ProcessNet 2012 Overview

  • DOI: 10.1002/chemv.201200111
  • Author: ChemViews
  • Published Date: 18 September 2012
  • Source / Publisher: Fotos: W. Siess, CITplus; V. Koester & C. Brückner, ChemistryViews
  • Copyright: Wiley-VCH Verlag GmbH & Co. KGaA
thumbnail image: ProcessNet 2012 Overview


The ProcessNet-Jahrestagung 2012 and the 30. DECHEMA-Jahrestagung der Biotechnologen
were held in Karlsruhe, Germany, from September 10. – 13.

The unifying theme of the two meetings was sustainable manufacturing – securing the supply of raw materials and their efficiency as efficiency, new resources, and recycling are the keys to securing raw materials especially in countries like Germany with few raw materials. Chemical process engineering and biotechnology are the key disciplines for the development of solutions to unlock and use alternative carbonaceous raw material sources like biomass or CO2.



The conference started at the Media Museum of the ZKM (Center for Art and Media) in Karlsruhe where participants could experience hands-on how artists use science in their media artwork, for example, the giant interactive light and sound installation "resonate". It is a cooperation between students from Master's courses in interior design, Mainz University of Applied Sciences, and the School of Music, Johannes Gutenberg University of Mainz.

A dinner in a relaxed atmosphere gave participants an opportunity for small talk and networking.





The conference opened with addresses from Professor Martin Strohrmann (above left), chairman of ProcessNet and Senior Vice President Polymer Physics and Analytic, BASF SE, Ludwigshafen, Germany, and Professor Thomas Scheper, chairman of the DECHEMA division Biotechnology and University of Hannover, Germany.


The opening address included an award ceremony in which the Gerhard Damköhler, Emil Kirschbaum, and Hans Rumpf medals were presented by Professor Strohrmann. These went to Professor Henning Bockhorn, Professor Jürgen Gmehling (above, right picture), Professor Joachim Werther (above, left picture), respectively. The DECHEMA Plakette was presented by Dr. Hans Jürgen Wernicke, chairman of DECHEMA e.V., and went to Dr. Ulrich Behrendt and Dr. Jochen Rudolph. The DECHEMA also awarded several students for their excellent work in the field of technical chemistry, process technology, and biotechnology.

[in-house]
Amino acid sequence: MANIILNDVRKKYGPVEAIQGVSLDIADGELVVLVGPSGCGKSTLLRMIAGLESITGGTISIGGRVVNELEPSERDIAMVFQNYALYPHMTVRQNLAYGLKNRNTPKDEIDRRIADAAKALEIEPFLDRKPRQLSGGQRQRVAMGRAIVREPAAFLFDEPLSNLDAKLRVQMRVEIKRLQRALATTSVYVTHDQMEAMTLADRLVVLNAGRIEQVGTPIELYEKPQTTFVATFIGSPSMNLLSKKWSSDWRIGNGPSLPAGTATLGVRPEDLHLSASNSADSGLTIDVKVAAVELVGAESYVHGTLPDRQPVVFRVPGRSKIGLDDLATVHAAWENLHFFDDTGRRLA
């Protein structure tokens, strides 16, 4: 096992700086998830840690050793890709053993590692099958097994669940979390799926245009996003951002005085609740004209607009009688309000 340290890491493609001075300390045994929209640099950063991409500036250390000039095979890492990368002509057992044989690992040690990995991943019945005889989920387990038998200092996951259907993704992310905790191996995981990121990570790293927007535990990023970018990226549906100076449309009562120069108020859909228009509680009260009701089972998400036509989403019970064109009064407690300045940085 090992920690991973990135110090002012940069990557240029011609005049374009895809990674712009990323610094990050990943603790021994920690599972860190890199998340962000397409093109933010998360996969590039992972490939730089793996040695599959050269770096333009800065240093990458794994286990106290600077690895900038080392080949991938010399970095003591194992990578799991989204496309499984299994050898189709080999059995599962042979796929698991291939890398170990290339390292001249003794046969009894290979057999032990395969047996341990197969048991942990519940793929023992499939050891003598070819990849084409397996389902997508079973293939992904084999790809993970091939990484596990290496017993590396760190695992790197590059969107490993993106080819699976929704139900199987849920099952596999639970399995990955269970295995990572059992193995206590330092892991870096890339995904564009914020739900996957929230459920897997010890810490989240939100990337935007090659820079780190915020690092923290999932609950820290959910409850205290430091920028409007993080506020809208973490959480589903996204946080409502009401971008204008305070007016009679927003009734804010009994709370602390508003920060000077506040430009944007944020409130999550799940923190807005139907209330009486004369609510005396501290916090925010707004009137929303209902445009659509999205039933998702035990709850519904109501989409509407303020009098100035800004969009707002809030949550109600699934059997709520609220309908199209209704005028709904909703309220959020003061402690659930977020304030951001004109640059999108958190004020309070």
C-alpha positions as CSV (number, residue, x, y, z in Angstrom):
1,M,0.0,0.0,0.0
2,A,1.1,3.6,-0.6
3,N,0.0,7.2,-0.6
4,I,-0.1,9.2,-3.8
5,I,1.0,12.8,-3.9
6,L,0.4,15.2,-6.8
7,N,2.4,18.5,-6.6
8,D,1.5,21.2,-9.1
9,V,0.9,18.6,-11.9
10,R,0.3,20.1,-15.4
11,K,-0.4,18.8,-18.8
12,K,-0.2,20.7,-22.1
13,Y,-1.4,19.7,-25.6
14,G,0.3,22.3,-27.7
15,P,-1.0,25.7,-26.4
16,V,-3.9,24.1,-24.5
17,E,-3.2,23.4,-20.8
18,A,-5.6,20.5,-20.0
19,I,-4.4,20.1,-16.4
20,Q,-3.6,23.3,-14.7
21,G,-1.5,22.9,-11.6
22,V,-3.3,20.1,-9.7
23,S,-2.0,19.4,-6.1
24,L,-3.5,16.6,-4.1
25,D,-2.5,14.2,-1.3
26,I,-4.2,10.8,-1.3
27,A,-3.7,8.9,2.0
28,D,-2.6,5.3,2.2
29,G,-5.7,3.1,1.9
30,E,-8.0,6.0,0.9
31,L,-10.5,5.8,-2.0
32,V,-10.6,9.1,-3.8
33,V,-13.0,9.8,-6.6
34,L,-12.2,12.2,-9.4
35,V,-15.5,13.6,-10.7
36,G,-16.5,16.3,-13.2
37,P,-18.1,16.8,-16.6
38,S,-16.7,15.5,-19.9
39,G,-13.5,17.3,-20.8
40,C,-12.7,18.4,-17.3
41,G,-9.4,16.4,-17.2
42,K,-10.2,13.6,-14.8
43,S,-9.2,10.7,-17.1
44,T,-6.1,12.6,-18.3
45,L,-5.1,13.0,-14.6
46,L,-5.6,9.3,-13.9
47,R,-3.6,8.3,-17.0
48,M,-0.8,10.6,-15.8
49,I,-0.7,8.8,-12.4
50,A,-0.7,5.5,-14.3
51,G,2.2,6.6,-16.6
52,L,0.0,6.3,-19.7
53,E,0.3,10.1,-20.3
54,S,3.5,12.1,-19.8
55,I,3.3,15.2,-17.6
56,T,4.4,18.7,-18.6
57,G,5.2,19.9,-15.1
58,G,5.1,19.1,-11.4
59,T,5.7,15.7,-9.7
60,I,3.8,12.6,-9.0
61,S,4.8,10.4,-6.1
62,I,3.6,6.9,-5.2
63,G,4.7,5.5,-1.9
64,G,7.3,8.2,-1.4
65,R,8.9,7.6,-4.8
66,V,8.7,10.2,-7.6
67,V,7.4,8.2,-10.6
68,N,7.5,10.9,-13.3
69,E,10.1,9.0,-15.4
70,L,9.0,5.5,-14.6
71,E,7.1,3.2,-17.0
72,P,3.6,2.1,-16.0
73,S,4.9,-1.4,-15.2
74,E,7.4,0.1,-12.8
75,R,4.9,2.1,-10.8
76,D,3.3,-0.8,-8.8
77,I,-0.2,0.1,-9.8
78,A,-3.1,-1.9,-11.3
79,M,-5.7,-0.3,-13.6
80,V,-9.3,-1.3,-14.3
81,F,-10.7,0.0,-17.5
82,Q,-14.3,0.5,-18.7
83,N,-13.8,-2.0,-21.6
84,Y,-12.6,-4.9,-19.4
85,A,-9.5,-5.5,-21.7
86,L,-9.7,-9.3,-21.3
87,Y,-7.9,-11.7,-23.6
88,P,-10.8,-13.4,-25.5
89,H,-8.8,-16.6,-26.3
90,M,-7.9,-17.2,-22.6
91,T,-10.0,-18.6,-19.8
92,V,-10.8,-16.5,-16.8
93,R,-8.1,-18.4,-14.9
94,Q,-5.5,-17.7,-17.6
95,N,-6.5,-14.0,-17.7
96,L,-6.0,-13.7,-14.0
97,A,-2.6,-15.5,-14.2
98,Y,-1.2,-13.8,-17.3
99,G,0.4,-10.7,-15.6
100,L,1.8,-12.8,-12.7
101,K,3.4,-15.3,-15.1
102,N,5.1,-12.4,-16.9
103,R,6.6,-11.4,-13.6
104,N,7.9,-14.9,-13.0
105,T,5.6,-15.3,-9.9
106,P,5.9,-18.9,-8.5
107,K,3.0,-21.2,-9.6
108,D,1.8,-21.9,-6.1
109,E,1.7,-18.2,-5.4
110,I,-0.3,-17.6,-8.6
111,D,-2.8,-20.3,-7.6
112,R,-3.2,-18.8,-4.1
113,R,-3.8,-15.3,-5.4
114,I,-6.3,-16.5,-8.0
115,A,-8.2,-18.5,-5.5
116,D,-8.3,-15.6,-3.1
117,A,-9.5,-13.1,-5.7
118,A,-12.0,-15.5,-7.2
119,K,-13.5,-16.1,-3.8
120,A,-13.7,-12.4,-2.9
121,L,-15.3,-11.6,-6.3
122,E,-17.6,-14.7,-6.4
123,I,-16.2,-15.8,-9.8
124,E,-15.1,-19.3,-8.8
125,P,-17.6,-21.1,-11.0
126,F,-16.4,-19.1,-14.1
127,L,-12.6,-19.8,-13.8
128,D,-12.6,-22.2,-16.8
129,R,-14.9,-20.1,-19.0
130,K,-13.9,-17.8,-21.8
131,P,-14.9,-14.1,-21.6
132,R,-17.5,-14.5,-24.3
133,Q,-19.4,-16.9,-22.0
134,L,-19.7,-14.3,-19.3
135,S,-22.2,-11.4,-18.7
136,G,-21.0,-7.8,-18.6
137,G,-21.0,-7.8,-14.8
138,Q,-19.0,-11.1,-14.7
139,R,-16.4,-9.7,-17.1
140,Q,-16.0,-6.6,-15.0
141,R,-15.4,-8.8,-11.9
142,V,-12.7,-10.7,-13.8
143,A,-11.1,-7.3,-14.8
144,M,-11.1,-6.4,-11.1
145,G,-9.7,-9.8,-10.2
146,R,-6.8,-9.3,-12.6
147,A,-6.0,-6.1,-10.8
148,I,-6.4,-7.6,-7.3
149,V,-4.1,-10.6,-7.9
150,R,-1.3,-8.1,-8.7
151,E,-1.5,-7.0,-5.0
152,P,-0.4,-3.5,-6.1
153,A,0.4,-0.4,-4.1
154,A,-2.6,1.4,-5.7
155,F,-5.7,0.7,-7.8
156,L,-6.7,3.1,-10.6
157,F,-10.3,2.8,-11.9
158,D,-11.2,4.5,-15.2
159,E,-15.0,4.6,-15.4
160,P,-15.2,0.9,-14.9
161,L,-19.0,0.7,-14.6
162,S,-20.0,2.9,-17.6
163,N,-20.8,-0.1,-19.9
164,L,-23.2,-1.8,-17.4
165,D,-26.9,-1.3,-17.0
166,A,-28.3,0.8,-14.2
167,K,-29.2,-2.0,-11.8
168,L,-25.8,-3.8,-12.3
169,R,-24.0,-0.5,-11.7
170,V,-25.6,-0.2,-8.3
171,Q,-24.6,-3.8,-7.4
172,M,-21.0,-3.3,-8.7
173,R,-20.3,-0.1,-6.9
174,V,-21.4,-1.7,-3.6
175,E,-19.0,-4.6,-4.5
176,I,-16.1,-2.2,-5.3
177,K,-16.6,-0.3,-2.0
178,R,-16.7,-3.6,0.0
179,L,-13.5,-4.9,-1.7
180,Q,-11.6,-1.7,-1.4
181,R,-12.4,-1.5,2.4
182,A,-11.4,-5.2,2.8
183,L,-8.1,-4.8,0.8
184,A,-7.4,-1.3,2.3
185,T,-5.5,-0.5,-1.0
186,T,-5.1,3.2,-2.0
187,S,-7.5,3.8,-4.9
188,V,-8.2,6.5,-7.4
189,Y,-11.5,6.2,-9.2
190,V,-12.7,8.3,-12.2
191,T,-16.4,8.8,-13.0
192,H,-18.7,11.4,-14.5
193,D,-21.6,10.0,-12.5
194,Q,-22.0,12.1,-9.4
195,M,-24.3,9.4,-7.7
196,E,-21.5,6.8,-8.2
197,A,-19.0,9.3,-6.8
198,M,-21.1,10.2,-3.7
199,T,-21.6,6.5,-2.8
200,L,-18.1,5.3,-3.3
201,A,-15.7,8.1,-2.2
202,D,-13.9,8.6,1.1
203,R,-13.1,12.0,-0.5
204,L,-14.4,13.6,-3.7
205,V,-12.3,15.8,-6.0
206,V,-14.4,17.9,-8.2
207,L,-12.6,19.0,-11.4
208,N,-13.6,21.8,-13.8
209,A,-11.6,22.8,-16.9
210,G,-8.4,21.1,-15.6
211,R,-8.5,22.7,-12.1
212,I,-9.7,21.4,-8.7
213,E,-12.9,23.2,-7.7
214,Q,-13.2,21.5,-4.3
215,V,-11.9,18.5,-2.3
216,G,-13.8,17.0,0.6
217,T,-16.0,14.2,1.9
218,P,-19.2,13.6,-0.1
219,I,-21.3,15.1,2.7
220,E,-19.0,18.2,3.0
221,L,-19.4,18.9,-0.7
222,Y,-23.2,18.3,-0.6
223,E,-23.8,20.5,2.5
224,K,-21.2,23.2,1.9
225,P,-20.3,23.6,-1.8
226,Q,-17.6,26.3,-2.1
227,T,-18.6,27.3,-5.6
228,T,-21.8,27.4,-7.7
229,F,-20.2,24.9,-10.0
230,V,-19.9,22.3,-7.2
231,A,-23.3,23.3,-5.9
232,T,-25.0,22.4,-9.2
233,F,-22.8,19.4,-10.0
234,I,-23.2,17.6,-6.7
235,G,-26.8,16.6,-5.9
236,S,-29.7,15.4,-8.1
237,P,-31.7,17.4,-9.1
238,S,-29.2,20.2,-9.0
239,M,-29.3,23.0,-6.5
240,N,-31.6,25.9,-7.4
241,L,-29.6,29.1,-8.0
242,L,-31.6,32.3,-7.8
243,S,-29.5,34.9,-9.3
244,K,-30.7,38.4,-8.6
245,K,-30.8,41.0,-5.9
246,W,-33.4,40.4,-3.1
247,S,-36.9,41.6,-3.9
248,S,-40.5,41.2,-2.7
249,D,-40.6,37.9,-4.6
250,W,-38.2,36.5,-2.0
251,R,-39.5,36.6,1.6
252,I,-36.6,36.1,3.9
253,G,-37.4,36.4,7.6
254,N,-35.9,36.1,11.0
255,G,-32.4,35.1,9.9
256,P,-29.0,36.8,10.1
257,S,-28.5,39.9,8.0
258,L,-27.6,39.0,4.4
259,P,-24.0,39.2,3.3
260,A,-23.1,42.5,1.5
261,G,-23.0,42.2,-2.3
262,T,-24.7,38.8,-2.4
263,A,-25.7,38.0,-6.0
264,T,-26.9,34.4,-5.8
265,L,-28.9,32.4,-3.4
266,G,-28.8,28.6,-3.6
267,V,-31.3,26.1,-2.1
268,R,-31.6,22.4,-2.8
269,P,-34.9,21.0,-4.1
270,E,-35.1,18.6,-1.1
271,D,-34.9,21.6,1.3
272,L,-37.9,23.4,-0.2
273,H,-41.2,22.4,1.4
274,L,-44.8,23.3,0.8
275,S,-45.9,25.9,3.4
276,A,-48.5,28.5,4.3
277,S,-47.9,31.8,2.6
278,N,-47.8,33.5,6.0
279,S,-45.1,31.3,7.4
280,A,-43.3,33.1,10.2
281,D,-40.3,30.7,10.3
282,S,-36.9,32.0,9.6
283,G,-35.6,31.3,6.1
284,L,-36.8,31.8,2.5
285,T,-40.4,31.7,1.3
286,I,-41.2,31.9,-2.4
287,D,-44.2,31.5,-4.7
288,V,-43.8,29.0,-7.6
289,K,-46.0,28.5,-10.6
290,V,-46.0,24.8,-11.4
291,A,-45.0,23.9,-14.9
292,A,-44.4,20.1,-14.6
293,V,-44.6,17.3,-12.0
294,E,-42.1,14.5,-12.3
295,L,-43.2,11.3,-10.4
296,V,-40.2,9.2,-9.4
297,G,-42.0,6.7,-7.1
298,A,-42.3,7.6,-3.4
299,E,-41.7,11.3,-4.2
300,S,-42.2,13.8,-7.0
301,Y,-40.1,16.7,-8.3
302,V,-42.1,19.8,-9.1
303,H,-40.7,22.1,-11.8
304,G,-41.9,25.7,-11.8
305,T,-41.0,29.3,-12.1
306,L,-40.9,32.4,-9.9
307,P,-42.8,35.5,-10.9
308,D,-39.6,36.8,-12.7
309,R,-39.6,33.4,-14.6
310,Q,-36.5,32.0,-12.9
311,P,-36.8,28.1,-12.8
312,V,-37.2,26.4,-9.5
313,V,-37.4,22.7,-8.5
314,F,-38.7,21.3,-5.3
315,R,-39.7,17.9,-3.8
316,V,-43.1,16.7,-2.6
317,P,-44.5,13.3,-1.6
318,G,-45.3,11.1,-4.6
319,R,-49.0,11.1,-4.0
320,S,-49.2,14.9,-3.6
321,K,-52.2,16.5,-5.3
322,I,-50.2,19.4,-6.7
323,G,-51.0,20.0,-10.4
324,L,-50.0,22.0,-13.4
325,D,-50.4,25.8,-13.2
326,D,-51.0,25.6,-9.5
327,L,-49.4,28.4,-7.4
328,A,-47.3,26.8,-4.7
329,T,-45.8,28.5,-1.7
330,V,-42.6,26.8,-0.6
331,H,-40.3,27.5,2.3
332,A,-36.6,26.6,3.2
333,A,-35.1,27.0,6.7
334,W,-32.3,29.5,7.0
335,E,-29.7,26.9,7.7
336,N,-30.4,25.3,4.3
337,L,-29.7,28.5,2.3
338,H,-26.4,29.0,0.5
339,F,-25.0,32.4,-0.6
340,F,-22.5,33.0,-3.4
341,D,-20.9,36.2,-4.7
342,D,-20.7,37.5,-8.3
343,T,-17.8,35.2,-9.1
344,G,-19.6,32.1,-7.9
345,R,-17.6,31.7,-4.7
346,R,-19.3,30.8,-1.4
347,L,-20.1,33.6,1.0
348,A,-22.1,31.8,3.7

The Arnold Eucken Prize was presented by Dipl.-Ing. Achim Noack, chairman of VDI-GVC, and went to Dr. Niels Hansen, ETH Zurich, Switzerland.


The meeting included plenary, overview, and tandem talks on topics such as biomining from Professor Axel Schippers, Federal Institute for Geosciences and Natural Resources (BGR), Hannover, Germany, and recycling and management of resources from Professor Armin Reller, University of Augsburg, Germany, and Dr. Ansgar Fendel, Remondis, Lünen, Germany.

Professor Reller, for example, discussed the increasing use of scarce metals in electronics engineering. For example, approx. 30 metals are found in every-day devices like mobile phones or computers. Extracted from mines where they are concentrated, these metals are then dispersed in electronic equipment all over the planet. While the future retrieval of some of them will be nearly impossible, in general the value added chain must not stop at the use of products, but new strategies for recycling and remanufacturing will have to be developed.

All the talks were well received and much discussed.



ChemCar competition

Chemcar competition

As in previous years, the ChemCar competition was a highlight of the conference and was organized by the Creative Young Process Engineers (kjVI). Entrants were challenged to produce a vehicle propelled by chemistry and capable of traveling a set distance which was unknown until shortly before the event. We will have a detailed report on this soon.





During a panel discussion there was a lively debate as to whether the introduction of Bachelor and Master programs in Germany has made students more flexible and better trained for a job in industry than the old diploma system. Germany has about 16,000 courses of studies and representatives of HR departments say that the result is that students have to explain what their course of study actually is about in their application. Professor Roland Ulber, Technische Universität Kaiserslautern, Germany, said that because the final examination was replaced by many course-related examinations, many students do not get the overall picture anymore and can not combine things. It was also discussed if a completely homogenous education system across Europe would lose the strengths that come from the cultural diversity of each country.


All abstracts from the conference can be found in a special issue of Chemie Ingenieur Technik.


The Closing Ceremony concluded with an invitation to the ProcessNet 2014 and 32. DECHEMA-Jahrestagung der Biotechnologen in Aachen, Germany, in September 2014.


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